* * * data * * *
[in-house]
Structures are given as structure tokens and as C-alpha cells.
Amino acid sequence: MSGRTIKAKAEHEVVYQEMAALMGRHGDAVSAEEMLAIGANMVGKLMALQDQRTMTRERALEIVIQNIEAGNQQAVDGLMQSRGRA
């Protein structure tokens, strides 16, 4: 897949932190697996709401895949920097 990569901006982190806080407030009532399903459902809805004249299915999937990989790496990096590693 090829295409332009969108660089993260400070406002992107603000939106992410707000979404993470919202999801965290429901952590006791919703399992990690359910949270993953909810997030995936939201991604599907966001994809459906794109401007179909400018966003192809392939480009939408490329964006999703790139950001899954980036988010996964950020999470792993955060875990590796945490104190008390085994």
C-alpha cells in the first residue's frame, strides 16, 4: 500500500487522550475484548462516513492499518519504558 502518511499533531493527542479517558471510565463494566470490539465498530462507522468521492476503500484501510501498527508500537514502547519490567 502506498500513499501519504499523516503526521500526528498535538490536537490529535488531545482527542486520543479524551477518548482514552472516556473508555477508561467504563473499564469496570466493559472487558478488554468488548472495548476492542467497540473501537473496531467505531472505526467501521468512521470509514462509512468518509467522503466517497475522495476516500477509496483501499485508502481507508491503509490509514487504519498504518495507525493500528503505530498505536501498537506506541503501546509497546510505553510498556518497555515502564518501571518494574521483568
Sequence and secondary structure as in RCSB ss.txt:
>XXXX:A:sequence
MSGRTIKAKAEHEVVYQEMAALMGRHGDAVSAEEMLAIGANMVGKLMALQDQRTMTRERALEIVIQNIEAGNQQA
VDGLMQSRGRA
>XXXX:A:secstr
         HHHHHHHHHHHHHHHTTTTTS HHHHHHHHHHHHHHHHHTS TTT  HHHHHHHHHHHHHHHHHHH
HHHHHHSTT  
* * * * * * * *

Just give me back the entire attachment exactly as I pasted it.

[in-house]
Structures are given as structure tokens and as C-alpha cells.
Amino acid sequence: MSGRTIKAKAEHEVVYQEMAALMGRHGDAVSAEEMLAIGANMVGKLMALQDQRTMTRERALEIVIQNIEAGNQQAVDGLMQSRGRA
């Protein structure tokens, strides 16, 4: 897949932190697996709401895949920097 990569901006982190806080407030009532399903459902809805004249299915999937990989790496990096590693 090829295409332009969108660089993260400070406002992107603000939106992410707000979404993470919202999801965290429901952590006791919703399992990690359910949270993953909810997030995936939201991604599907966001994809459906794109401007179909400018966003192809392939480009939408490329964006999703790139950001899954980036988010996964950020999470792993955060875990590796945490104190008390085994």
C-alpha cells in the first residue's frame, strides 16, 4: 500500500487522550475484548462516513492499518519504558 502518511499533531493527542479517558471510565463494566470490539465498530462507522468521492476503500484501510501498527508500537514502547519490567 502506498500513499501519504499523516503526521500526528498535538490536537490529535488531545482527542486520543479524551477518548482514552472516556473508555477508561467504563473499564469496570466493559472487558478488554468488548472495548476492542467497540473501537473496531467505531472505526467501521468512521470509514462509512468518509467522503466517497475522495476516500477509496483501499485508502481507508491503509490509514487504519498504518495507525493500528503505530498505536501498537506506541503501546509497546510505553510498556518497555515502564518501571518494574521483568
Sequence and secondary structure as in RCSB ss.txt:
>XXXX:A:sequence
MSGRTIKAKAEHEVVYQEMAALMGRHGDAVSAEEMLAIGANMVGKLMALQDQRTMTRERALEIVIQNIEAGNQQA
VDGLMQSRGRA
>XXXX:A:secstr
         HHHHHHHHHHHHHHHTTTTTS HHHHHHHHHHHHHHHHHTS TTT  HHHHHHHHHHHHHHHHHHH
HHHHHHSTT  